In 1928, Walt Disney and his team used a storyboard to plan out the animations for a short film titled Plane Crazy. In 1929, when it was released to the public, it introduced a character you may be familiar with…Mickey Mouse. The film was based around the idea of Mickey flying a plane to imitate Charles Lindbergh. If you would like to see images of the original storyboard click here. If you want to see the actual short film, click here. (For more background on this story and storyboarding in general, read Kevin Thorne’s article titled, “The Art of Storyboarding“).
The storyboard consisted of six panels that touched on each of the major action sequences. Walt would review these boards and approve sections, request modifications to some and even cut out pieces he didn’t want. By using the storyboard, Walt Disney and his team could take a more holistic view of the entire film. Prior to this time, most animators were assigned specific scenes to design without the context as to how it would fit into the overall film. So, storyboards are a good thing for e-learning designers to know about. With that little bit of history, let’s return to the topic of this blog post… storyboards.
There are many different ways you can create storyboards.
- Create them in Microsoft Word
- Create them in PowerPoint
- Use a commercial-based storyboard application
- Build the course directly in the e-Learning application
If you are looking for storyboard templates, Connie Malamed offers an excellent group of resources all on one page. You can find them by clicking here.
In general, I prefer to storyboard directly in the e-learning application itself instead of producing pages of text and hand-drawn graphics in Word templates. I know a lot of people will say taking this approach gets you caught up in the technical aspects of using the program and reduces your overall creativity. In other words, it’s better to do all of it with a pencil, an eraser and a piece of paper first.
From my experience, rapid prototyping works much better and makes it easier to communicate your ideas to the client. On the other hand, I do prefer to use a SNOW approach when the material is complicated or requires a lot of branching scenarios. SNOW is just my shorthand for using Sticky Notes On the Wall. With that being said, I have received Word-based storyboards from some clients and adapt my approach based on their unique requirements.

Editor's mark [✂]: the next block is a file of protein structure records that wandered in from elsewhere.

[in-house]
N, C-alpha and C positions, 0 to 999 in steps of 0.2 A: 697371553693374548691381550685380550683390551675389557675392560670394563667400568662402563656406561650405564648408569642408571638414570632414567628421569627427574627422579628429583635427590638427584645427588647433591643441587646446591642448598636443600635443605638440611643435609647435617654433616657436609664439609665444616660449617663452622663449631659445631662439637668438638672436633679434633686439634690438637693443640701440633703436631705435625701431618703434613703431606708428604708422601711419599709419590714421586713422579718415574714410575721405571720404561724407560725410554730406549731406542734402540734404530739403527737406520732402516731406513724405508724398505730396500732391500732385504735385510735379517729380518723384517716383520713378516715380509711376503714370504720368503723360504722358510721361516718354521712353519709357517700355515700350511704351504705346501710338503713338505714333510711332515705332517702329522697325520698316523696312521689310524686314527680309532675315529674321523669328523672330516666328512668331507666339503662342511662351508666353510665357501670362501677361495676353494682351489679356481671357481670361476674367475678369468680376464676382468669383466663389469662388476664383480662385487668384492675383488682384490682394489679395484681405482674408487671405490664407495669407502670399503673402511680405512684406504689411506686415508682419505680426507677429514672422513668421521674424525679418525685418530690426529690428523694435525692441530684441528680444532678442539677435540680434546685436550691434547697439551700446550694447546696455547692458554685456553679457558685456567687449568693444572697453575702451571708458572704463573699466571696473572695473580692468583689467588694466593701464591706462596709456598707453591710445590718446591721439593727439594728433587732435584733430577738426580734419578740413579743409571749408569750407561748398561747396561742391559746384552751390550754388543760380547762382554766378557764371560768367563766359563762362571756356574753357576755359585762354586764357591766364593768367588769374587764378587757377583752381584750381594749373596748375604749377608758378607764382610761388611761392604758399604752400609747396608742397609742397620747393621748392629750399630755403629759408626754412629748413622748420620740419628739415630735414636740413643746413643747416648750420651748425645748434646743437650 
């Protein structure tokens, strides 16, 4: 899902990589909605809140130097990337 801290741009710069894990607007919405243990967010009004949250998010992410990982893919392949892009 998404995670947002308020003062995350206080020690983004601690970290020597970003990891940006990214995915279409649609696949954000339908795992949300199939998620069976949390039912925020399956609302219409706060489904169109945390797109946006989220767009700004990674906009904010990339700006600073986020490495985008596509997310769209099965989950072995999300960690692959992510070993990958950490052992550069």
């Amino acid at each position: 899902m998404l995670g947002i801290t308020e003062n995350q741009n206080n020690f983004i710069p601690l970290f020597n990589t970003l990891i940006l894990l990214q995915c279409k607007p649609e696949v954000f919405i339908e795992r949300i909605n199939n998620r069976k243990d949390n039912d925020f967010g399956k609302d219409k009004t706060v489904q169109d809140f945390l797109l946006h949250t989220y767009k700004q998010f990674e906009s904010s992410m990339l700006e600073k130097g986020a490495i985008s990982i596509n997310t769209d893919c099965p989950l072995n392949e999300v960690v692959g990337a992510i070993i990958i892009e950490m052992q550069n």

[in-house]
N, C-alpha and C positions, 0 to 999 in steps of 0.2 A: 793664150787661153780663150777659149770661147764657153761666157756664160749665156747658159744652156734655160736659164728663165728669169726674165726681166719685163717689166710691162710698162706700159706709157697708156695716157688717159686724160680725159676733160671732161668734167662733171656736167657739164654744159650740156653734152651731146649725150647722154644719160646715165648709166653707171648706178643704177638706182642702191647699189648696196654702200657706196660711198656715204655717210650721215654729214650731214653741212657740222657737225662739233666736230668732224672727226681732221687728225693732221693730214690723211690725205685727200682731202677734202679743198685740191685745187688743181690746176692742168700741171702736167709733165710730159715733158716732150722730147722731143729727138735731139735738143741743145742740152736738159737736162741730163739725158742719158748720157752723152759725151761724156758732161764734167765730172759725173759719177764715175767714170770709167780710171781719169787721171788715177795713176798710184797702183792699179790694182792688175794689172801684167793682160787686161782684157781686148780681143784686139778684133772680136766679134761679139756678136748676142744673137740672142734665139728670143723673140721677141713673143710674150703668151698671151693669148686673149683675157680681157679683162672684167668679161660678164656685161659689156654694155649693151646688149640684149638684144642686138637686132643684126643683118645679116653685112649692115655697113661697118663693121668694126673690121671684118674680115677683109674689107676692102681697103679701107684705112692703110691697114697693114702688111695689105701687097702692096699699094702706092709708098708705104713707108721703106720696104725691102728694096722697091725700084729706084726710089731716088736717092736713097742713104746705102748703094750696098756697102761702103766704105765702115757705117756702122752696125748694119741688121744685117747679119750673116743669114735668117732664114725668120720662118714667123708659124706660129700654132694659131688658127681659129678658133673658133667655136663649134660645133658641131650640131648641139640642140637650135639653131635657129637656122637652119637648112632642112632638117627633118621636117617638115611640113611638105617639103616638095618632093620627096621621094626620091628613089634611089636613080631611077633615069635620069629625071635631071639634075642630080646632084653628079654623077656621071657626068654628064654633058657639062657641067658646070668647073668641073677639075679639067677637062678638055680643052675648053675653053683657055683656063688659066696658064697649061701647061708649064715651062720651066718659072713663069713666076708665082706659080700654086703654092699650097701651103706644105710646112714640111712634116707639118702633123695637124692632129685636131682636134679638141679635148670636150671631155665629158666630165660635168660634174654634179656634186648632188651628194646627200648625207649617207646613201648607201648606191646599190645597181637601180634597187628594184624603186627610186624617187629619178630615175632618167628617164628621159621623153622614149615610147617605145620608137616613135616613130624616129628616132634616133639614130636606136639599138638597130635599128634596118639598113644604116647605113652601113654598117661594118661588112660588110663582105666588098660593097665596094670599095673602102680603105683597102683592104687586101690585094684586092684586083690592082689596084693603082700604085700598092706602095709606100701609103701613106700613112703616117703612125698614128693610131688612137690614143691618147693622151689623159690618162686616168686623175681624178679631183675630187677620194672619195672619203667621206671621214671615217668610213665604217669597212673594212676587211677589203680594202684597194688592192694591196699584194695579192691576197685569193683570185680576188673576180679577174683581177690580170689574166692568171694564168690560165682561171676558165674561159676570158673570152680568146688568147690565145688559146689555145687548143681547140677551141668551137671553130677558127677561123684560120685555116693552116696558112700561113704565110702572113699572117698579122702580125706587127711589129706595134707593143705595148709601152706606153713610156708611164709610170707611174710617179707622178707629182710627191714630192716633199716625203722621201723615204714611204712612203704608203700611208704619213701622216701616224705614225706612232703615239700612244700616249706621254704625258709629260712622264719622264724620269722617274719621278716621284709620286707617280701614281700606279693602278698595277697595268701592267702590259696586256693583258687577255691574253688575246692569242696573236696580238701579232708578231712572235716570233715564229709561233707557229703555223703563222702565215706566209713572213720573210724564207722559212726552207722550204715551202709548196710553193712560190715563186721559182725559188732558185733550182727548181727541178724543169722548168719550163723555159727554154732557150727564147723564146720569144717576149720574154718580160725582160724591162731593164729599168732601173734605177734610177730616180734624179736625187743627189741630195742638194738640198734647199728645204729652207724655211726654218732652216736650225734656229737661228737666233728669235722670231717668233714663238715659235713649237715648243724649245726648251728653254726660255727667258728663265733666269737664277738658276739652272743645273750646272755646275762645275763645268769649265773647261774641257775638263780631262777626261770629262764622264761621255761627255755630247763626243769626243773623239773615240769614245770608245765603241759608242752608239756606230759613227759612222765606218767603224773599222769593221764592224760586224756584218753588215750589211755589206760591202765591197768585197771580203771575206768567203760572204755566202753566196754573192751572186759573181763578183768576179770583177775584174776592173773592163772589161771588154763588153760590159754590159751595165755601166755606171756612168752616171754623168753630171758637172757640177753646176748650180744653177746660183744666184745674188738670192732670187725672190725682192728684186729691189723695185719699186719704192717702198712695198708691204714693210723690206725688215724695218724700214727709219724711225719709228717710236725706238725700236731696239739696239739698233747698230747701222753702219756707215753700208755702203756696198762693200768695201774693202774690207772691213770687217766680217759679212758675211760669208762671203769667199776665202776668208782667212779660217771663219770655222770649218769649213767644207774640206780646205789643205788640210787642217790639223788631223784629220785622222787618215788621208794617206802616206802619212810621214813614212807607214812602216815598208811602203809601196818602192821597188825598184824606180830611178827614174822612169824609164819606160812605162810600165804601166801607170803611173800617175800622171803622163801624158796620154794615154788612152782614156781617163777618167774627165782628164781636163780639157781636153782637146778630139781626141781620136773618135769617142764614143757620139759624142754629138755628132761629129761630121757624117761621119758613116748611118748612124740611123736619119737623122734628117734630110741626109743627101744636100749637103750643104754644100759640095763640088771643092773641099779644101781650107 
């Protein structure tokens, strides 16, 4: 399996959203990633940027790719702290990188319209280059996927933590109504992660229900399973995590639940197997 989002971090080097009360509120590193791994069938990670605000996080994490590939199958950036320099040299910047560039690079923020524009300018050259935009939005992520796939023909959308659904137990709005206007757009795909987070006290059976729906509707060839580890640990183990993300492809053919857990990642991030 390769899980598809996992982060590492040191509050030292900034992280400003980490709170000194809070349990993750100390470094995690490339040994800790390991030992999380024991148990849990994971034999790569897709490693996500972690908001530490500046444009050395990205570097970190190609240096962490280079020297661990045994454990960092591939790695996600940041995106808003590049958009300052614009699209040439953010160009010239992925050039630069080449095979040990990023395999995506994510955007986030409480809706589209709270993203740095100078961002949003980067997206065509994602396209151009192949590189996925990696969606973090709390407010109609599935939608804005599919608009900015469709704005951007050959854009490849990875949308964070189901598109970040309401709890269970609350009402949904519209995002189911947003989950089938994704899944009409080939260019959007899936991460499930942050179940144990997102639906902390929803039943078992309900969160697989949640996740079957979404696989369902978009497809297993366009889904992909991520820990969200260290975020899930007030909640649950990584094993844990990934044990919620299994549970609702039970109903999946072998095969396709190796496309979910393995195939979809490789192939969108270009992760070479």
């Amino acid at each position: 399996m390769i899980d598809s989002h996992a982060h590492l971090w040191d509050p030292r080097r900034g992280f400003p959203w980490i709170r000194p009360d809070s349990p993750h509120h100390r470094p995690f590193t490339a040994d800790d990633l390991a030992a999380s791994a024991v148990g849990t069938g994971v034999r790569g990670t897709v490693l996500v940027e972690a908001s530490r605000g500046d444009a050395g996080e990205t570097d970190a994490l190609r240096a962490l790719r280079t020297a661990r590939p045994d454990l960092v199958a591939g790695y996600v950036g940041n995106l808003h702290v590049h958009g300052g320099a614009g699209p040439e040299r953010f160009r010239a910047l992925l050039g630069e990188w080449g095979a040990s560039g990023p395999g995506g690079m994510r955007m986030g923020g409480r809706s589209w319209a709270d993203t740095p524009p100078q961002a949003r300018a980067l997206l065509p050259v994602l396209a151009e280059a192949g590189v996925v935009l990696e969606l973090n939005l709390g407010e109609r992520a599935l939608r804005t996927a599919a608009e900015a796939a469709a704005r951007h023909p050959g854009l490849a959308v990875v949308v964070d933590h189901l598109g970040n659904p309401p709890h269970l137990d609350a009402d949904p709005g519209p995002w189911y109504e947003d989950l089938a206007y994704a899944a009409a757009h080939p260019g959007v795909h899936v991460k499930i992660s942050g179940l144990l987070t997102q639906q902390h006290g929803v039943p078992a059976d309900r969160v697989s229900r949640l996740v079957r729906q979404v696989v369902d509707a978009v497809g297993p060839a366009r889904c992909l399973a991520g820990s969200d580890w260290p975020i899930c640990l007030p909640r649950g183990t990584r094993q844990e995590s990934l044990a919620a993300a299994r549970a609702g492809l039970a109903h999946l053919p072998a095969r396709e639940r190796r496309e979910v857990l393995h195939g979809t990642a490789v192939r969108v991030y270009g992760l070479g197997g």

My Rapid-Prototype Approach
For most clients, I prefer a rapid prototype approach where I match the client’s color schemes and fonts while using placeholders for images, animations and interactions. If the interactions are easy to design, I’ll throw a few in for the client to see the possibilities with their content. This prototype is then uploaded for the client to review with subsequent modifications made as we go along. From my experience, allowing the client to see and participate in the development process reduces the chances of major changes in the later stages and provides quicker and better feedback. In other words, it allows the client to have a better visual image of the look/feel/navigation of the course when compared to text-based storyboards.
When audio narration is used, I include the scripts in the notes section of the application, have the client approve the scripts, and then move to recording the approved versions only. In some cases, I’ll also do a rough recording to help them see how the animations will accompany the narration.
Three Tips (regardless of your Storyboard approach)
- Write the learning objectives out before you storyboard; refer to them often during the design process
You must be able to identify where in the course each learning objective is met.
- Don’t fret over the details
When designing the flow of your course, keep the big picture in mind and watch how the information flows from one scene to the next.
You can always go back a second time and add more information if necessary.
- Avoid wasting time trying to find the right image.
This is storyboarding, not the final design! Use basic stick figures and symbols to get the main ideas across.
Well, that’s about it for this week’s challenge. I hope you found the information in this post useful! Happy storyboarding using whatever method you choose.